The Winner's Curse

The Winner's Curse - Marie Rutkoski This novel is thought-provoking and deliberate. I enjoyed it and I want to the next book in the series sooner rather than later. I didn't give five stars because I felt like there was purposeful distance between the reader and our two protagonists, Kestrel and Arin. The distance I felt was probably due in part to the fact that both Kestrel and Arin are both very stoic characters, deliberate in their actions and their thoughts, but I still felt lil I couldn't get close enough to them to really understand everything that they were doing. Sometimes I felt like I was on the outside watching them, inside of right there with them. It was told in the third person, alternating between Kestrel and Arin. Another strange thing was the that when Arin's perspective was first introduced he is referred to as "the slave." This was because the reader hadn't yet been given Arin's name so we only knew that he was a slave and not much else about it, but it was still a bit jarring. I don't think it would have been as confusing if it were a third person narrator telling us about him, but the 3rd person perspective was supposed to be from the Arin and Kestrel's perspectives, respectively.

Another thing that contributed to the distance between reader and the characters is that there is a lot of implied communication between the two of them. While this made the novel feel smart and intriguing, it also didn't allow me to feel a lot of intimacy with the the characters.

Both Arin and Kestrel as intelligent and calculating, excellent at reading other people, both strategists with complicated agendas which are not always clear either to the reader or to each other. These implications make the book both intriguing and sometimes frustrating. Intriguing because you want to keep reading, because you don't really know what Kestrel's ultimate plan is, or who Arin is really. Lots of agendas here. Lots of sutblety from the author.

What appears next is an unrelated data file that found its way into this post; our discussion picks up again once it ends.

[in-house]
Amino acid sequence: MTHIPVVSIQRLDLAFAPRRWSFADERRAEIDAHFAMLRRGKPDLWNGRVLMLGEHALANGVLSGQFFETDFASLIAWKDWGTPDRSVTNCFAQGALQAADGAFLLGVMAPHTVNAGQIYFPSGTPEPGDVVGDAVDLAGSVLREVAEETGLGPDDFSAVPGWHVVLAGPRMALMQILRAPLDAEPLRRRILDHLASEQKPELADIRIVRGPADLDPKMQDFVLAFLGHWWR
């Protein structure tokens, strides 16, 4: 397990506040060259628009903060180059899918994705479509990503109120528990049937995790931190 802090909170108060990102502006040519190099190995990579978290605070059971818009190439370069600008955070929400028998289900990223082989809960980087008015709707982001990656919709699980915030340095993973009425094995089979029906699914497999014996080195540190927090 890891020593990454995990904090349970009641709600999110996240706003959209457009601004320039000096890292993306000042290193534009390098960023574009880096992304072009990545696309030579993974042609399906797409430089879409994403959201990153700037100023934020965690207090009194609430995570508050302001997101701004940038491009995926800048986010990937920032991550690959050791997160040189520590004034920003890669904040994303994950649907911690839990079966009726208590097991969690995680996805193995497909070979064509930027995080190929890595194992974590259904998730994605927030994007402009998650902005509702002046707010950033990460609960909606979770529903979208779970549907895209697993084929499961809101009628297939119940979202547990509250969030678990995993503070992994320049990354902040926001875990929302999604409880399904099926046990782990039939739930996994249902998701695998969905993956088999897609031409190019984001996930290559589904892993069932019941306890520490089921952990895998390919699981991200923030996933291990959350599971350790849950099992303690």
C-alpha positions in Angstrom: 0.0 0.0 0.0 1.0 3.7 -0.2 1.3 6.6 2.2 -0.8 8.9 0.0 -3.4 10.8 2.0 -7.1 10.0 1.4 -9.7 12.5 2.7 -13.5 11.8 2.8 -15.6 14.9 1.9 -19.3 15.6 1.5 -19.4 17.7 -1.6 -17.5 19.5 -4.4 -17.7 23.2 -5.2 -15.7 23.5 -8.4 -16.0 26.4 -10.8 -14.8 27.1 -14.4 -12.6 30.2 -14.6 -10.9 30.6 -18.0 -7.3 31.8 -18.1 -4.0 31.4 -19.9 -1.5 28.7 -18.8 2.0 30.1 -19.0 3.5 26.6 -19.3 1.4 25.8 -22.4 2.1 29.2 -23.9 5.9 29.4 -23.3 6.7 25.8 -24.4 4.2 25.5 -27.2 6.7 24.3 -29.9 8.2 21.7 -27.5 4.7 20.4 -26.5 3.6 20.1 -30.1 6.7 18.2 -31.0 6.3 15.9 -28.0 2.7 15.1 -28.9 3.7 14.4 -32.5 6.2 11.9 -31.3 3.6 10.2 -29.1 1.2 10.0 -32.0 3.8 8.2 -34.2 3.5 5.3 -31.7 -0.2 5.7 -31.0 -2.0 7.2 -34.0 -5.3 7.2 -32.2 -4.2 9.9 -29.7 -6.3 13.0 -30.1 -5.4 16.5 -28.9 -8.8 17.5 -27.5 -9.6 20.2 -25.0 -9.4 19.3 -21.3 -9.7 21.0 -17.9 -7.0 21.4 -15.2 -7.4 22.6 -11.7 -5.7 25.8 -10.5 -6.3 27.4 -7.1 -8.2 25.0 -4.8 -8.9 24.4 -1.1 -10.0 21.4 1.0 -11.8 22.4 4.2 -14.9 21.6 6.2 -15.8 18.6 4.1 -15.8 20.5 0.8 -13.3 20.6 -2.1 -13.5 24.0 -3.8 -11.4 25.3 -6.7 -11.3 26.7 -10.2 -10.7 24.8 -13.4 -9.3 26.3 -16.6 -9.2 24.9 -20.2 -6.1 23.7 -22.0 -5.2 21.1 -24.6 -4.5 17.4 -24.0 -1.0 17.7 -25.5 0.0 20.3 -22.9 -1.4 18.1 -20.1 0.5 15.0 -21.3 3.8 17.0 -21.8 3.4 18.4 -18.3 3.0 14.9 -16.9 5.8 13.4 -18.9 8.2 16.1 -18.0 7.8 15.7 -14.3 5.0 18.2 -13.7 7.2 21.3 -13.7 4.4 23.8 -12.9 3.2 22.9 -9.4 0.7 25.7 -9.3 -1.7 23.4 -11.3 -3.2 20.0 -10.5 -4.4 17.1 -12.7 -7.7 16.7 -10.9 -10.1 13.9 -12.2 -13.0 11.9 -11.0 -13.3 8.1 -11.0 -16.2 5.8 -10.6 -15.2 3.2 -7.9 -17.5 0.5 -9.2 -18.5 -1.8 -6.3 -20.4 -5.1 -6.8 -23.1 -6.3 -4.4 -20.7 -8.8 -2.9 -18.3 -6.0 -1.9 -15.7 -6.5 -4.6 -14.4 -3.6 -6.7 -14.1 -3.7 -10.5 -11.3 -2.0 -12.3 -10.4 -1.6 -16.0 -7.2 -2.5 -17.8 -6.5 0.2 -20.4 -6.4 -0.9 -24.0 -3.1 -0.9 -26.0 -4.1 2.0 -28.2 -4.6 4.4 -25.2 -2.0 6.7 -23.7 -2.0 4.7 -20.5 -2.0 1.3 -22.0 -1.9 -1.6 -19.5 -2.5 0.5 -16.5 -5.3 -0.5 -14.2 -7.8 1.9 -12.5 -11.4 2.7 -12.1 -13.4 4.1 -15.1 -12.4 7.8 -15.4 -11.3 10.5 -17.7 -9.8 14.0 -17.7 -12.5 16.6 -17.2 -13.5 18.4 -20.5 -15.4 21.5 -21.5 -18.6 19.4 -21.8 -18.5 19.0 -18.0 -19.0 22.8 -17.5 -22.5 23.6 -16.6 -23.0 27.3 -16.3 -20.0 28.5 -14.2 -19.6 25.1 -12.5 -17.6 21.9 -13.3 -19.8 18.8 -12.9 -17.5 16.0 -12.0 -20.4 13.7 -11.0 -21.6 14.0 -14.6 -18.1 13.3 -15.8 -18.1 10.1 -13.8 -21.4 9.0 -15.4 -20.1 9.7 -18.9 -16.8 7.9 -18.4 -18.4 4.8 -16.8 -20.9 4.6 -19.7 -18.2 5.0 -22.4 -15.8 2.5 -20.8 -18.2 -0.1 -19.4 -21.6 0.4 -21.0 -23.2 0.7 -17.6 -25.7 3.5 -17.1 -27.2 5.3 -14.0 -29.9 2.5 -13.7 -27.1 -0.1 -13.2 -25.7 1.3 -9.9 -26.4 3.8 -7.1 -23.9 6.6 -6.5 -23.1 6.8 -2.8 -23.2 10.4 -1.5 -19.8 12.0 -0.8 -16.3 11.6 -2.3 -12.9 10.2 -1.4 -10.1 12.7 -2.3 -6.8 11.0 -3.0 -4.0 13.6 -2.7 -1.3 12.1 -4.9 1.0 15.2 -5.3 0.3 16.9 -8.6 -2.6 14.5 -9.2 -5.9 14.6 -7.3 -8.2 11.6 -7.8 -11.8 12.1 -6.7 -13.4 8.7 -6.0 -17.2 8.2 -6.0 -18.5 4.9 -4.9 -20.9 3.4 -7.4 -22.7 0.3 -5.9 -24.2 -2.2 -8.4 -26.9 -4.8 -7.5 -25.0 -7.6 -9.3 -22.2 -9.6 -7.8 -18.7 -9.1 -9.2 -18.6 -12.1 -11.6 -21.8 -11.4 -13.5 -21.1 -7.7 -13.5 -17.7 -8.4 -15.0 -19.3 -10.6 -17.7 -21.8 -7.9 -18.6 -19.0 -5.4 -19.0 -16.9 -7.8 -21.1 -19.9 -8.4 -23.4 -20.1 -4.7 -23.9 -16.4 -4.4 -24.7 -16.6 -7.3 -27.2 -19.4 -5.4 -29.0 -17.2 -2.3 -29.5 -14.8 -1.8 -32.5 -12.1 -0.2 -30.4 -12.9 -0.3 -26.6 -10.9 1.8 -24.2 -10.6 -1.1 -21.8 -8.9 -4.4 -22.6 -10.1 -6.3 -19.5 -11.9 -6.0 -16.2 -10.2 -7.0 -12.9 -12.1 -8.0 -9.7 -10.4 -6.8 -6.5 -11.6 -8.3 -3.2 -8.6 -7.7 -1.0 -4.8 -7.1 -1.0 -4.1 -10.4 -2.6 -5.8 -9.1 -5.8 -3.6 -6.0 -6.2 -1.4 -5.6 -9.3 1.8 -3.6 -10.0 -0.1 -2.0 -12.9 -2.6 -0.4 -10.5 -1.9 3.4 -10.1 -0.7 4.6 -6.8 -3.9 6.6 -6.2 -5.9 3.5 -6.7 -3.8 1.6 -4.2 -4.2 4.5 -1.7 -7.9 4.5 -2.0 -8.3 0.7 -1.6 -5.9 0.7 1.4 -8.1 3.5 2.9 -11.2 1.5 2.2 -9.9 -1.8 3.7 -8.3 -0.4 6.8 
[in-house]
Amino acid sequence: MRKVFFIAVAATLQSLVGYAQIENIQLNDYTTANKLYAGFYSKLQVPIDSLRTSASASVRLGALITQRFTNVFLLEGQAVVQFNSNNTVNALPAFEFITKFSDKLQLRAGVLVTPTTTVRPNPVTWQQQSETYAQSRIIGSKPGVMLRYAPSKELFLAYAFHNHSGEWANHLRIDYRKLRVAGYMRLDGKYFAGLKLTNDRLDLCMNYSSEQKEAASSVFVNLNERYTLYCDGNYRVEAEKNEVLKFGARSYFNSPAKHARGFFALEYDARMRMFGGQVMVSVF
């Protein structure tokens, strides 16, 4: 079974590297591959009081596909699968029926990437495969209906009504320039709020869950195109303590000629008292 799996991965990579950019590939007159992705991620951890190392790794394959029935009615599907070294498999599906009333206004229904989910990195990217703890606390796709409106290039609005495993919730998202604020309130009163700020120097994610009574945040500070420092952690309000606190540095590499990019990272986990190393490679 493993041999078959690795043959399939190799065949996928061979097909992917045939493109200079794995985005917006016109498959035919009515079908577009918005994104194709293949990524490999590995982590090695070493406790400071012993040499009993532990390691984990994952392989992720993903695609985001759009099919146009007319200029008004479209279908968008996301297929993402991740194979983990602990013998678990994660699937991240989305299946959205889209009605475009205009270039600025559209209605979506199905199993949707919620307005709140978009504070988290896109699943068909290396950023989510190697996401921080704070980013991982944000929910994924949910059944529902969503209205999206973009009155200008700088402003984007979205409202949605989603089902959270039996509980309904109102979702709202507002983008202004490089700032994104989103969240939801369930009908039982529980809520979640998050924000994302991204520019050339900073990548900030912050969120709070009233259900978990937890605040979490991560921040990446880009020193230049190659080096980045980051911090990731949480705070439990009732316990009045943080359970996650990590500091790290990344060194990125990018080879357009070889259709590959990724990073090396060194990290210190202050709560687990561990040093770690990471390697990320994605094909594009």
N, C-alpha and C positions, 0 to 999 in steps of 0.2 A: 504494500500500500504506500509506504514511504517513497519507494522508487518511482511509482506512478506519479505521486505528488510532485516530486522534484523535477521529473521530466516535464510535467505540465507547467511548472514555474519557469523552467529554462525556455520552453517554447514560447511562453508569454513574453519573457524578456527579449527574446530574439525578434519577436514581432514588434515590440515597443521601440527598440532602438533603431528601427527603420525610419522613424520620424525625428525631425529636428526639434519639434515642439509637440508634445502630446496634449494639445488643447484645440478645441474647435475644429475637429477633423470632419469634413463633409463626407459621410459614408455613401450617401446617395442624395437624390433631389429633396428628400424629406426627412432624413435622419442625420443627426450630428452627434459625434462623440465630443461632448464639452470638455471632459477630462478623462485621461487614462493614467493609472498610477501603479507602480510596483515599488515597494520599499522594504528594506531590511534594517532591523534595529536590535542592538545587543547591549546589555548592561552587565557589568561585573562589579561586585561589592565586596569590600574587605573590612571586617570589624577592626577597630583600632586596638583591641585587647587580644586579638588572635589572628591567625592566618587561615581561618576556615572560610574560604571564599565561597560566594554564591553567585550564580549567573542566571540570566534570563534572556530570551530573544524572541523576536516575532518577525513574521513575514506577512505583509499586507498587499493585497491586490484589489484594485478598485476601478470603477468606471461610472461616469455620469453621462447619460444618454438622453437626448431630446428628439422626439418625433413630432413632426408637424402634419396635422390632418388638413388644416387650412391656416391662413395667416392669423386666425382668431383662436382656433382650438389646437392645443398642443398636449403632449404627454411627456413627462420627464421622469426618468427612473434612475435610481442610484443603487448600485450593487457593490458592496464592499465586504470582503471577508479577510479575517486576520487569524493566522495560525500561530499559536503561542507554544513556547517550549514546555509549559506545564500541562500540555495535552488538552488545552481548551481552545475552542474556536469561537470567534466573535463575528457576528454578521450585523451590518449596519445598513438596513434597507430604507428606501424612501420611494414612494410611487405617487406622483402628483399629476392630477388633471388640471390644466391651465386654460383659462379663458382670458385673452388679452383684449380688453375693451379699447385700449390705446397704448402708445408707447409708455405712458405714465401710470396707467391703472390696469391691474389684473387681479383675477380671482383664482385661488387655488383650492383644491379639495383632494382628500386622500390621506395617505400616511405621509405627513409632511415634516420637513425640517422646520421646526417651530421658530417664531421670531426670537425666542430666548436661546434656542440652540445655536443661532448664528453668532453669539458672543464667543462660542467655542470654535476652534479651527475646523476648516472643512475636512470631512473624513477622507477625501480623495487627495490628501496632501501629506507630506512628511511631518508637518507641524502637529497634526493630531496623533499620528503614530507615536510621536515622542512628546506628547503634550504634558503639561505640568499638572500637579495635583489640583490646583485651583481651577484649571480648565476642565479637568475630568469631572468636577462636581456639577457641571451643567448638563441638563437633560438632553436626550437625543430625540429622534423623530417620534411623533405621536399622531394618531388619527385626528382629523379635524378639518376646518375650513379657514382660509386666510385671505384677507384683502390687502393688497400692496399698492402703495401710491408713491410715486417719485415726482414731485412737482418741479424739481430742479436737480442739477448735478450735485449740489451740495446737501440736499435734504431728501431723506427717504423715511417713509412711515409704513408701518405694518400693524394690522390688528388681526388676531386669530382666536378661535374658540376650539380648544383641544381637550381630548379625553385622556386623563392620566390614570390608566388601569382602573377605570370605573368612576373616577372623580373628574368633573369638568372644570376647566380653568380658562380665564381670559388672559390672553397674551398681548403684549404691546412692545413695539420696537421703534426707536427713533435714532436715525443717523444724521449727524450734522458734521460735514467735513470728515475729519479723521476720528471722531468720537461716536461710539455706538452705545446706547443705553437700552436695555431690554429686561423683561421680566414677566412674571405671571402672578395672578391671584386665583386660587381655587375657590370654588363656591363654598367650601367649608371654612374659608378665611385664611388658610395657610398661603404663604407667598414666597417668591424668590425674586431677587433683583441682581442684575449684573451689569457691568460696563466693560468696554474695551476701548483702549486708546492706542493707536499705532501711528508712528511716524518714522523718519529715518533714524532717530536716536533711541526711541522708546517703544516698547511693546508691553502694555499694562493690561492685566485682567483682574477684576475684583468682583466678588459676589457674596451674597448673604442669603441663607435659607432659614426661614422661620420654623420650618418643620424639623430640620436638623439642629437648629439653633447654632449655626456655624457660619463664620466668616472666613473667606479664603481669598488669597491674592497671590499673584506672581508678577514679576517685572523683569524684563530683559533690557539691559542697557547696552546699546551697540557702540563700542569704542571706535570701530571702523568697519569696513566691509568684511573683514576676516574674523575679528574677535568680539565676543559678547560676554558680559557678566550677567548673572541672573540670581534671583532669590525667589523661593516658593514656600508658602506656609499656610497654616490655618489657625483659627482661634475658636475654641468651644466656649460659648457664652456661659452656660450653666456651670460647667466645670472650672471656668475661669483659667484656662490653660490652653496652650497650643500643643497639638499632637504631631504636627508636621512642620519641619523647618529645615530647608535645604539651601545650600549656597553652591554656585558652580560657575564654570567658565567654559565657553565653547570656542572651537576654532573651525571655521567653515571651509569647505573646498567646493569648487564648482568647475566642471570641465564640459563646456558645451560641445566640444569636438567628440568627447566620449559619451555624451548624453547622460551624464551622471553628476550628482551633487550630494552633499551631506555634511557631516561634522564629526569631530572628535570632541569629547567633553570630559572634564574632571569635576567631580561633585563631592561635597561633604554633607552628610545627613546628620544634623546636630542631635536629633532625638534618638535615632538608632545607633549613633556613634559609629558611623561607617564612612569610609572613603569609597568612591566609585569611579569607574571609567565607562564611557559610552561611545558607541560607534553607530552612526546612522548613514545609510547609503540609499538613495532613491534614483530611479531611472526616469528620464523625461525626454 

Rutkoski writing is quite brilliant. She leads you through her story and the world that she has created without being heavy-handed. There is a lot to consider in this novel. It is a story about loyally, ownership and slavery. There is a lot that is provocative about its exploration of slavery and what it means for both the owner and the owned. Kestrel struggles with the idea that she owns slaves and more importantly that she owns Arin-- in fact she bought him herself-- she is no bystander to the act of slavery, she actively chooses to participate. But a lot of Kestrel's behavior is dictated by the rigid rules of her society. Her situation is complicated by the fact that she is the daughter of the Empire's top general. There's not a lot of room for her to rebel, or dissent without completely going AWOL. Though she struggles with the idea of slavery as accepted by her society, parts of her don't agree. She is a rebel, but at first a passive one.

Once love enters into the mix and all bets are off. (But don't get too excited, while this is a "romance" there is very little true romancing going on here.) The tables get turned in the middle third of the book and the master becomes the slave. That's where things got a little jumbled for me. Both Arin and Kestrel are fighting so hard against each other, what they want and what they believe, that is becomes a bit trying. I could understand them both, but I also just wanted them to make a decision. But I guess that was really the point of the thing, they are star-crossed lovers.

The ending redeems the book. For me it wrapped it up and made it a four star read and not a three star. This is how a book in a series should finish. The central conflict is resolved and a secondary conflict is left undone making you want to read the next book. I was glad that there wasn't a cliffhanger, or an "ending" that resolves nothing and just stops in the middle of the story-- that seems like has been happening with more and more books recently. Here we get good closure. The kind of closure that makes clear, finally just want the characters mean to each other and they lengths they will go to for one another.

ARC copy provided by the publisher in exchange for an honest review.